LG V60 ThinQ keeps the Dual Screen alive with 5G


LG V60 ThinQ

Meet the LG V60 ThinQ, hot off the presses. LG’s continuing their trend of attacking current market trends in their own way, and they’re doing it without nixing the headphone jack. There’s a lot to be excited about here, and a little bit to be wary of.

Let’s dig in and see what LG’s cooked up to take on the Galaxy S20.

LG V60 ThinQ

If there was ever a culmination of high-end LG features in one package, the LG V60 ThinQ is finally it. You’re getting an incredibly spacious 6.8-inch FHD+ P-OLED display (although still with a notch) powered by a Snapdragon 865 CPU, 8GB of RAM, and 5G connectivity. There’s 128GB of internal storage, plus expandable memory, a headphone jack, and wireless charging. It’s waterproof, features an in-display fingerprint scanner, and has a massive 5000mAh battery powering everything.

If you’re worried about specs, LG has checked pretty much all the boxes. This phone is more than capable of handling any task you can throw at it in 2020, and should still stack up well against everything else to come this year.

Dual Screen case makes a return

LG has been tweaking their Dual Screen case attachment for a couple years now, and it really started to shine with the LG G8X. Our review found that it was a relatively cool, if clunky, attachment that gave you a much more affordable taste of folding phones and screens.

That case is back again for the LG V60 ThinQ, but with a few new tricks.

One area that bogged the G8X down was its lack of ability for many apps to really take advantage of the second display. The LG V60 ThinQ solves that by adding Google apps to the mix, which should open a whole world of extra flexibility alongside LG’s apps. It still has the small outer display for notifications, still features a mirrored display so you don’t get quality mismatches, and still needs to rely on the V60’s battery to juice it all up. Maybe not perfect, but it is better this time around.

Classic LG features

The LG V60 ThinQ still features a ton of staple LG features, like the Quad DAC for HiFi music playback. LG really seems like they’re turning into one of the few OEMs that still willingly put headphone jacks on their phones, and they’ve doubled and tripled down on it. If you’re a music enthusiast, you should look at LG for your phone, no question.

There’s still a dedicated Google Assistant button, which is cool that LG still hasn’t gone off the deep end to make their own Jarvis knock-off AI that no one likes. Everything still looks pretty much like an LG phone, but the LG V60 ThinQ adopts a new design with chamfered edges that I personally think look really slick.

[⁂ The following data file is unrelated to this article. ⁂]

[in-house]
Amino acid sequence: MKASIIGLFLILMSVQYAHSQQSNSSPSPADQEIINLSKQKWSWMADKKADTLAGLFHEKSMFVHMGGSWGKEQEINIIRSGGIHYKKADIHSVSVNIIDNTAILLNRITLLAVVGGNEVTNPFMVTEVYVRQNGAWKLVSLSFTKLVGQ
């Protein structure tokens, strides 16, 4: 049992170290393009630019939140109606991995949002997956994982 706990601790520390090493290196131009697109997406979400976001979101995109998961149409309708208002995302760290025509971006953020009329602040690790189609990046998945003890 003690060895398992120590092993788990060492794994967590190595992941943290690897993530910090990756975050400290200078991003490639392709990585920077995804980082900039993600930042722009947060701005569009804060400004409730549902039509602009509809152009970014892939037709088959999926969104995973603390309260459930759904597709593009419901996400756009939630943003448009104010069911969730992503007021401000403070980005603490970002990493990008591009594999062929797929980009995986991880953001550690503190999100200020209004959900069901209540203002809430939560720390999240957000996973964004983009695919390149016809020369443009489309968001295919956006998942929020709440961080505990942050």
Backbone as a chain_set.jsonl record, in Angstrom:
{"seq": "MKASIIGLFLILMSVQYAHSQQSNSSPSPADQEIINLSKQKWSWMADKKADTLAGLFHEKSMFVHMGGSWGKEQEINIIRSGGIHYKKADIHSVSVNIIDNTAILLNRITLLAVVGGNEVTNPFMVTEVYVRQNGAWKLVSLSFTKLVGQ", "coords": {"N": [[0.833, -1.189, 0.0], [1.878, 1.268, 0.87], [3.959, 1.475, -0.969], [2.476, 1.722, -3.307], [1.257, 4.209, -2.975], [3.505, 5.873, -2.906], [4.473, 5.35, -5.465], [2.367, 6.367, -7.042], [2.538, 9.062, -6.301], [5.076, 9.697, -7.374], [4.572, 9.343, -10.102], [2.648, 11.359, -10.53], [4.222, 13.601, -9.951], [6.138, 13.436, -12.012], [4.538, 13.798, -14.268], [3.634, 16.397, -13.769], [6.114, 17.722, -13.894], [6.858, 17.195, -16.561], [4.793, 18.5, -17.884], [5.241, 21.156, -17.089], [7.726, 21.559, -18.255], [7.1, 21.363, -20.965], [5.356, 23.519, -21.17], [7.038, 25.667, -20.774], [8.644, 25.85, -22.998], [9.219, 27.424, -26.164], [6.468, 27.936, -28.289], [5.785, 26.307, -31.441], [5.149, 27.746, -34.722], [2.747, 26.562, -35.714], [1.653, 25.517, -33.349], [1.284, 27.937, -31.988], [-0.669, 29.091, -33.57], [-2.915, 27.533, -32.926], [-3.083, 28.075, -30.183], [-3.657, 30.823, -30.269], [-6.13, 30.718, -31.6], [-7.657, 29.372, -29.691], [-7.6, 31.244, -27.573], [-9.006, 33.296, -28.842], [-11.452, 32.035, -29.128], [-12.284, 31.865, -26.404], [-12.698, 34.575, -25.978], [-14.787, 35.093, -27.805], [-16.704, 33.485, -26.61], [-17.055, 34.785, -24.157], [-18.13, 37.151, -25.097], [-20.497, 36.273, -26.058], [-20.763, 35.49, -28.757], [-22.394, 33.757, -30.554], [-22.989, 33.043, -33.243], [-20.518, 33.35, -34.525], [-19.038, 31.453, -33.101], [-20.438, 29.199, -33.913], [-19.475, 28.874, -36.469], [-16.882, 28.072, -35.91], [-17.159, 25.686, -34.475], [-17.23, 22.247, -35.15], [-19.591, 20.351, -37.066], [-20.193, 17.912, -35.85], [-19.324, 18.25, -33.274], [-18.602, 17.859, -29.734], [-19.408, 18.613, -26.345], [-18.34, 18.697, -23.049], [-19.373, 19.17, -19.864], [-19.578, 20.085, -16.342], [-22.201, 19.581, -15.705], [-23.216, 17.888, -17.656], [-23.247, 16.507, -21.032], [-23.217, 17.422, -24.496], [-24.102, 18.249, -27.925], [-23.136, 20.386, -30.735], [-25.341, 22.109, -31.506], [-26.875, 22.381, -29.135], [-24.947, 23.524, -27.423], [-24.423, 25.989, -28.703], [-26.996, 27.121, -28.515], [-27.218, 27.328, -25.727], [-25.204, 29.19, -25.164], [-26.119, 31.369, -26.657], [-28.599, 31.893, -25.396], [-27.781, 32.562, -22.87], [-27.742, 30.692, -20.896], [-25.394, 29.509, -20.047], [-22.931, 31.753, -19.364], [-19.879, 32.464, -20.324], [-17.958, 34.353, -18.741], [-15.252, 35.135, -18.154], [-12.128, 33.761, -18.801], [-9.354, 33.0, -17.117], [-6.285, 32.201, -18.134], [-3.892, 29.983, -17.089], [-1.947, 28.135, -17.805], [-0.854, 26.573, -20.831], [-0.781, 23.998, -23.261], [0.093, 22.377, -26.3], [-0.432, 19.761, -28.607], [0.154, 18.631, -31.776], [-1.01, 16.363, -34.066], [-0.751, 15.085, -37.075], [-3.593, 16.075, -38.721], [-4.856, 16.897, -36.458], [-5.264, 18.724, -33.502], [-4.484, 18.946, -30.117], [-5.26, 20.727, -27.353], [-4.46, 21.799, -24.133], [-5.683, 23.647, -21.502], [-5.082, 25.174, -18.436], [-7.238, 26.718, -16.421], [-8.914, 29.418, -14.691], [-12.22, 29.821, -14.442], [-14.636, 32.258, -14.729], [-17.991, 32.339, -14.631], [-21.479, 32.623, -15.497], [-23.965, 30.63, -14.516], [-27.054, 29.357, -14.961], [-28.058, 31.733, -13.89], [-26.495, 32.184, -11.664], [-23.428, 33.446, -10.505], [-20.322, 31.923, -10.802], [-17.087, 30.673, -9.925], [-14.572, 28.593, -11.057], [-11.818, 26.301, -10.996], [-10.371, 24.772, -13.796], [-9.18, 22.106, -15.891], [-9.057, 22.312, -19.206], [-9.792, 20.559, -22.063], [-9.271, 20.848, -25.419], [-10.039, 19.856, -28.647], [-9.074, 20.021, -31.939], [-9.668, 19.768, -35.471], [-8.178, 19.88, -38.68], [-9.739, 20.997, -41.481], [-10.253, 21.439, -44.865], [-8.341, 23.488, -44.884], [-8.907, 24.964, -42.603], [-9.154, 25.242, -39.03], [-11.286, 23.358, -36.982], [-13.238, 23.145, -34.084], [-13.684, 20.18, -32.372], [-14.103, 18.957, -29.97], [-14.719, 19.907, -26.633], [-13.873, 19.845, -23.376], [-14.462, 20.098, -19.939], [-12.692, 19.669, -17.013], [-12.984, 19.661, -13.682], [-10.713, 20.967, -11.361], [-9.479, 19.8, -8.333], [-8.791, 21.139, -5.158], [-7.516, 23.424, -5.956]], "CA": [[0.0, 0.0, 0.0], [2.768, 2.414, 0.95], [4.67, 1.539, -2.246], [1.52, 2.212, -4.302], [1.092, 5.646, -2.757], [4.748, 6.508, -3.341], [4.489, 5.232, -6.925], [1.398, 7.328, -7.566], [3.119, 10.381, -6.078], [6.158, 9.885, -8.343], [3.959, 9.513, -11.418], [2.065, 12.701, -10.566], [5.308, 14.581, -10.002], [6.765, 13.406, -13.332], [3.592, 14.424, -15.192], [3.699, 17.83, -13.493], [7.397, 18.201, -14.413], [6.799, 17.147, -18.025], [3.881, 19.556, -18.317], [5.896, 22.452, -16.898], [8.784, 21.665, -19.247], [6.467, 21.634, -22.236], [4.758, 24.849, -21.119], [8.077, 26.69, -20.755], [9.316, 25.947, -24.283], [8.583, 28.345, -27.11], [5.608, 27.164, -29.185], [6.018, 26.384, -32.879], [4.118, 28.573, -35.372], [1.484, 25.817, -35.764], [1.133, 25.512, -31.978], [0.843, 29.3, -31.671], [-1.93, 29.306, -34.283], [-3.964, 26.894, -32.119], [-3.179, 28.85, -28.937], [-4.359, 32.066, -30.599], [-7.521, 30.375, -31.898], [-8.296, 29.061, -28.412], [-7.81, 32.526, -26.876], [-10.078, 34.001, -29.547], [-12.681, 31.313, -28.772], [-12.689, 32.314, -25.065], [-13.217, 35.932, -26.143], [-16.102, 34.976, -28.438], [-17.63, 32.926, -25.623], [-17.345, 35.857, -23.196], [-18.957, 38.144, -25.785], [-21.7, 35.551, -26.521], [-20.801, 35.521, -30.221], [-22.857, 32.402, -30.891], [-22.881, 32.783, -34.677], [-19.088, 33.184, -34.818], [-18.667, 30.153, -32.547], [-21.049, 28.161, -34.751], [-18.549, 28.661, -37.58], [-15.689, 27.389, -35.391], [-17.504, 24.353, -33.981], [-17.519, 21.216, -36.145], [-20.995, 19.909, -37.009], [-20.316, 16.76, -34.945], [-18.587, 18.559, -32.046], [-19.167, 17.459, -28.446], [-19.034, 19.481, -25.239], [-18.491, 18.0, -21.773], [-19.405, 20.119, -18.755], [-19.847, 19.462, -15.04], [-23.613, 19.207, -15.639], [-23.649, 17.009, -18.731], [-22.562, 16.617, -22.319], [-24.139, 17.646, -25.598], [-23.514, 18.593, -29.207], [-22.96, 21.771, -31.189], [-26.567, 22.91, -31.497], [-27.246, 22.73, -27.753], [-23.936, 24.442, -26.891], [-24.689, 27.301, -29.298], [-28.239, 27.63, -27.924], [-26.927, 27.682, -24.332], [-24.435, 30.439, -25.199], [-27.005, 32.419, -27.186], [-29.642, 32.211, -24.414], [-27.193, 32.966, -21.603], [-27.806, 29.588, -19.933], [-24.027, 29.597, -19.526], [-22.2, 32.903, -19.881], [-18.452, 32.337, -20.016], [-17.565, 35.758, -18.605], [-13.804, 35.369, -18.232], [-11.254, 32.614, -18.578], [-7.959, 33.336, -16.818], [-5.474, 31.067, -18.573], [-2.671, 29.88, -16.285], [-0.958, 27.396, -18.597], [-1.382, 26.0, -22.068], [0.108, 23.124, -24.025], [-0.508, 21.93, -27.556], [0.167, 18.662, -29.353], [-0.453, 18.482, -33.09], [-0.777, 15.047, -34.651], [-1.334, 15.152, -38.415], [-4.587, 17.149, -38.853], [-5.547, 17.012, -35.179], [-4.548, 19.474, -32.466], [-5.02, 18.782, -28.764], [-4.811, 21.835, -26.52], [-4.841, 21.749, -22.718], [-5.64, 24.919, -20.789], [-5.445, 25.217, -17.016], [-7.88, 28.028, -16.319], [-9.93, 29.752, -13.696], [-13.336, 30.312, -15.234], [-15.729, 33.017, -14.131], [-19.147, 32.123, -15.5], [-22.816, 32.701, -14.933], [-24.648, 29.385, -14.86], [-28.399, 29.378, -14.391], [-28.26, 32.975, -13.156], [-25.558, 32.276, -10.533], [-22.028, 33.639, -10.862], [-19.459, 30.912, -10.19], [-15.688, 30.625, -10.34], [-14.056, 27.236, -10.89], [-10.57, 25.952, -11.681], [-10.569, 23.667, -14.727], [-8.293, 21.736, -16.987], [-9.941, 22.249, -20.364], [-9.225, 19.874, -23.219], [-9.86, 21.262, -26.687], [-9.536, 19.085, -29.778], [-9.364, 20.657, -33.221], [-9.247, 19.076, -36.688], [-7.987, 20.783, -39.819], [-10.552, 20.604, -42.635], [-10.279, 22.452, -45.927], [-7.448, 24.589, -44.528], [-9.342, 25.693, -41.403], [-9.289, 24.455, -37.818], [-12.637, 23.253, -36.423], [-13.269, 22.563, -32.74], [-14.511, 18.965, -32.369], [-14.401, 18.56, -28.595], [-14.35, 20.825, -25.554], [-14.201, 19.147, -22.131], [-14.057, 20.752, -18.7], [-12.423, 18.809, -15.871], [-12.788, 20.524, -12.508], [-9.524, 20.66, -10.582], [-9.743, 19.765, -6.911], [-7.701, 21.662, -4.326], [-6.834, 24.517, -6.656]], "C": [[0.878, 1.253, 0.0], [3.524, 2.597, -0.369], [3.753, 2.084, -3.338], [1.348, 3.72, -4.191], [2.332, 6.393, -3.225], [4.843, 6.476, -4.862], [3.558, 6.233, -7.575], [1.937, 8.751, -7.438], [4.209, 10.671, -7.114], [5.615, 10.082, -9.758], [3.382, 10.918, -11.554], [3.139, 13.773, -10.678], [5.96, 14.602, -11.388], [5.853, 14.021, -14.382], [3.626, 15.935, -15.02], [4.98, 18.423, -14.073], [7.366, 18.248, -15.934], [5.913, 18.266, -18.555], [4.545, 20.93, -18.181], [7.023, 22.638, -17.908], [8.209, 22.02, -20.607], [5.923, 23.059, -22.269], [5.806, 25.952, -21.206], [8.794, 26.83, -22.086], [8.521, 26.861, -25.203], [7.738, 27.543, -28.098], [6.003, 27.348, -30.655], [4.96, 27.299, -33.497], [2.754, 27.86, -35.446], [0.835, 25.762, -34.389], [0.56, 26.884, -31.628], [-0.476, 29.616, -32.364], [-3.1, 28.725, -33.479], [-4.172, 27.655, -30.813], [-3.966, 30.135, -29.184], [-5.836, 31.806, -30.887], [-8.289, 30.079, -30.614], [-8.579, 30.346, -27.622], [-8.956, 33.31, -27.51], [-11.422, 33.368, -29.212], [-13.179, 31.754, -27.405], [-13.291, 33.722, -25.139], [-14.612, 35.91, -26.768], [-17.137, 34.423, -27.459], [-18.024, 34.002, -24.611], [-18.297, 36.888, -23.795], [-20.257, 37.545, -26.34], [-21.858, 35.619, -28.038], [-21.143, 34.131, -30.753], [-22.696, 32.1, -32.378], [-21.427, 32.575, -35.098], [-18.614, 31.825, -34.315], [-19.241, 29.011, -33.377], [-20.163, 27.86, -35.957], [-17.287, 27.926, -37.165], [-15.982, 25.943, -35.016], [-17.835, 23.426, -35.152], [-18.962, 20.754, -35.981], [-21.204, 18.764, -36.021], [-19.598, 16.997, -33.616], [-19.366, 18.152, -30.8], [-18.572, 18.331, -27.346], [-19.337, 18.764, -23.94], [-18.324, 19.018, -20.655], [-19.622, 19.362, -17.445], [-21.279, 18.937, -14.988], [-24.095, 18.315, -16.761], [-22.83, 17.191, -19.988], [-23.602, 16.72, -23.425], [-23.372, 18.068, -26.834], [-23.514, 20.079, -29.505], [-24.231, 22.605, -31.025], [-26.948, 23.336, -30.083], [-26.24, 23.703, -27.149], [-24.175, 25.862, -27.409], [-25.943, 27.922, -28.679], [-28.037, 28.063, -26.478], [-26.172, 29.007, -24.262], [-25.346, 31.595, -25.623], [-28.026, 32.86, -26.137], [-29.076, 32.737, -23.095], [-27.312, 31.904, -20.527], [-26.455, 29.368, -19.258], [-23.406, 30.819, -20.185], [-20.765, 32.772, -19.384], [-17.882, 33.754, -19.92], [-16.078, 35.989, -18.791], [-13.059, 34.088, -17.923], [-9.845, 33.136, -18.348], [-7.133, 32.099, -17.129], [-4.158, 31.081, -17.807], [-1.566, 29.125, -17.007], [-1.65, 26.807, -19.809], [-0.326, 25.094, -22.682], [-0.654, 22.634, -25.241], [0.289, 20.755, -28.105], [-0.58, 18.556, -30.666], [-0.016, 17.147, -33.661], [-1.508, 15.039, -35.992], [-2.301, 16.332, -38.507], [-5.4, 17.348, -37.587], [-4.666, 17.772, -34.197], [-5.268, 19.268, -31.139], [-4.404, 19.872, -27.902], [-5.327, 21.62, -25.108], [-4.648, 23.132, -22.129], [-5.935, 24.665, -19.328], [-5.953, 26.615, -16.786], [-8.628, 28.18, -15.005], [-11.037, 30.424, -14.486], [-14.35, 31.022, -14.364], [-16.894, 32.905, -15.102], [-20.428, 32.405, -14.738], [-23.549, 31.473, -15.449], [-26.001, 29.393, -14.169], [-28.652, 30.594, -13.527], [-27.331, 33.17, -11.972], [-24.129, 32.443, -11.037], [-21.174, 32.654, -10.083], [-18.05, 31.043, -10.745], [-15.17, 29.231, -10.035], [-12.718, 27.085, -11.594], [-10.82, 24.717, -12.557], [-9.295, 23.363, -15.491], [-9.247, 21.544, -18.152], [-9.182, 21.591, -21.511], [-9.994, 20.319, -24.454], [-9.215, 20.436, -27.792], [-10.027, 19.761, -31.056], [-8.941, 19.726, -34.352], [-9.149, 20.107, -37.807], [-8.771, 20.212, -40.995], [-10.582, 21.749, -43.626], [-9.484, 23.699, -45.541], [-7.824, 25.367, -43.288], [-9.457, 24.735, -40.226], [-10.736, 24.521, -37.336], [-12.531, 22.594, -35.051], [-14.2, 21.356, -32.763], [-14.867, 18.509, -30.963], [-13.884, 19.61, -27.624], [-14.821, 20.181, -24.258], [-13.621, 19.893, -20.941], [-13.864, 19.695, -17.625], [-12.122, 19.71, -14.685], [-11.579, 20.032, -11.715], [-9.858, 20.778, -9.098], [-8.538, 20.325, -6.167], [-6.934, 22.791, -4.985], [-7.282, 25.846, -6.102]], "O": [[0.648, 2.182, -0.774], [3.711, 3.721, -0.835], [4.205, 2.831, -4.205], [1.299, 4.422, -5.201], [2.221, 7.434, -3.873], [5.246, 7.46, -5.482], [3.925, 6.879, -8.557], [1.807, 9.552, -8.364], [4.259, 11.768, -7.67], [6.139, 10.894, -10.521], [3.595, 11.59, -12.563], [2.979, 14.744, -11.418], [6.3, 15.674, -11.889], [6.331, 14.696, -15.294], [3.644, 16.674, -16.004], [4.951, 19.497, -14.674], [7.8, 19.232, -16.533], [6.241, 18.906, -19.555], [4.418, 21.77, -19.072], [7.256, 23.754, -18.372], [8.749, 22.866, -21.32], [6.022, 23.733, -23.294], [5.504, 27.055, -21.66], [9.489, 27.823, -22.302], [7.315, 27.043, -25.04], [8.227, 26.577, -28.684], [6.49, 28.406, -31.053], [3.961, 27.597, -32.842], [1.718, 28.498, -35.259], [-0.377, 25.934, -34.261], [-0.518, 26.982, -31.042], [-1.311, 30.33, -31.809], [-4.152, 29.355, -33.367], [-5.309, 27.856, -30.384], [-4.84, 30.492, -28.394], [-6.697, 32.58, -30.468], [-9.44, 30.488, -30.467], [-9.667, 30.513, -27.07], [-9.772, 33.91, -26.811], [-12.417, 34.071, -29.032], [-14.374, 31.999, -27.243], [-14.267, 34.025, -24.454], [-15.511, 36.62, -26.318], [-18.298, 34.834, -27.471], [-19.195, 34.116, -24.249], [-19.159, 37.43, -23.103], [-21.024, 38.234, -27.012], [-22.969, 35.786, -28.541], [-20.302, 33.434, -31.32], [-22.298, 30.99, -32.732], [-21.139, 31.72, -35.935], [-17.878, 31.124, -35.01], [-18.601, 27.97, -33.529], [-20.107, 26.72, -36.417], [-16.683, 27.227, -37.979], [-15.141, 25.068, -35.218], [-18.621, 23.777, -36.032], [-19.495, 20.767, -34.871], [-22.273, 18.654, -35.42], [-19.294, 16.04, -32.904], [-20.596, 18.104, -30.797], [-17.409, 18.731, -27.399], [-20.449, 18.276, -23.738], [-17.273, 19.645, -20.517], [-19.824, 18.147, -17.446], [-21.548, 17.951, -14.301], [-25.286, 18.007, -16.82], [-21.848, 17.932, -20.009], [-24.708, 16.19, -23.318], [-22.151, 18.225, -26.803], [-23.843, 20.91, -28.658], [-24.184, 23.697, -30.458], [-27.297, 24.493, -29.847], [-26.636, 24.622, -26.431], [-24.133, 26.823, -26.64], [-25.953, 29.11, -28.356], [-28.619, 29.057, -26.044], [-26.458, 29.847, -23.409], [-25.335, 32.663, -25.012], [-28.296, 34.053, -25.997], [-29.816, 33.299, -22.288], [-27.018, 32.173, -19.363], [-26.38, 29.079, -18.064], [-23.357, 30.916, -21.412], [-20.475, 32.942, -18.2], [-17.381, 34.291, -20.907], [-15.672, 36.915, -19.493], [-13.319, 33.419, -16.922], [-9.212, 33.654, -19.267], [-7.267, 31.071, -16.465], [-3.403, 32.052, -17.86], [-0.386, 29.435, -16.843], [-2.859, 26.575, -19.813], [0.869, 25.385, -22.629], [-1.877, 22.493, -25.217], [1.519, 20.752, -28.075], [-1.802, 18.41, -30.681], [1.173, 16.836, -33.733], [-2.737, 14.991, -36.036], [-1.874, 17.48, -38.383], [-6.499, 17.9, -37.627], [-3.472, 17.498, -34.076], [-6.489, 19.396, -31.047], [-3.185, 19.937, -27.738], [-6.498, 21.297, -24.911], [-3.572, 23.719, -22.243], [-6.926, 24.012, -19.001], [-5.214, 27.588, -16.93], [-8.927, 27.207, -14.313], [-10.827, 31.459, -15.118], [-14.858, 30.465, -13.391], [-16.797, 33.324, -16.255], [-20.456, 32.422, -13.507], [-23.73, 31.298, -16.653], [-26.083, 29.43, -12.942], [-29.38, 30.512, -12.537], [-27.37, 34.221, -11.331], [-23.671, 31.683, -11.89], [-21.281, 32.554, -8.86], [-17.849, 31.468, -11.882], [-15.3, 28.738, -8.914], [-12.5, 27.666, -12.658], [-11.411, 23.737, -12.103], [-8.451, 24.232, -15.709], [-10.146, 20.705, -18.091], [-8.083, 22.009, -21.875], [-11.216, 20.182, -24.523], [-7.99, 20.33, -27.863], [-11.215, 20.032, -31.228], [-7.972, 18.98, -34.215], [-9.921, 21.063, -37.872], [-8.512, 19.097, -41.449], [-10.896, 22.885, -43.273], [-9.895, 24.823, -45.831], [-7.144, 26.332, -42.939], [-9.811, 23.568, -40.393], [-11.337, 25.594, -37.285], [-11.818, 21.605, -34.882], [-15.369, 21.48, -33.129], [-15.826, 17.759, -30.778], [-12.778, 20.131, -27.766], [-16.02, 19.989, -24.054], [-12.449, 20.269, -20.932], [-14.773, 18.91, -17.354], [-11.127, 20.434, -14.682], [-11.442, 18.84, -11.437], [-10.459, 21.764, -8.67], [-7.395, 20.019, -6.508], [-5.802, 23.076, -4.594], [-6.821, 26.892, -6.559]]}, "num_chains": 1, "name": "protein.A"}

LG has upped their camera game this time around, including 8K video capture, a “voice bokeh” effect that emphasizes recorded voices, and can record in HDR10+ in manual mode. The main 64MP camera can take excellent binned low-light shots, and it’s complemented with an ultrawide camera lens and a ToF sensor. No telephoto lens or super zoom tricks here.

The phone ships with Android 10, although LG doesn’t have the best track record with updates. I don’t expect that to change, so keep that in mind if you’re getting interested in this phone.

Where’s the LG G9?

While the LG V60 ThinQ looks really cool, it makes us wonder where the G9 is. The G series of phones usually debut earlier in the year, while the V series have pretty unpredictable launches but generally come out later in the year to compete with Samsung’s Galaxy Note line. Does a spring launch mean the G series phones are gone?

It’s hard to tell. We did technically just see a new G series refresh with the G8X ThinQ, although that seemed more like a concept device to push the Dual Screen attachment at an affordable price. Will the G9 be something that tests new features before getting mainlined into the V70?

It’s probably too early to tell at this point. We don’t even have an official launch date or pricing for the V60, and there’s plenty of time and official events left in 2020 to make more crazy predictions. Regardless, we’re excited for LG’s next phone, especially to see how it stacks up against everything from Samsung.


Born in southern Alabama, Jared spends his working time selling phones and his spare time writing about them. The Android enthusiasm started with the original Motorola Droid, but the tech enthusiasm currently covers just about everything. He likes PC gaming, Lenovo’s Moto Z line, and a good productivity app.




Source link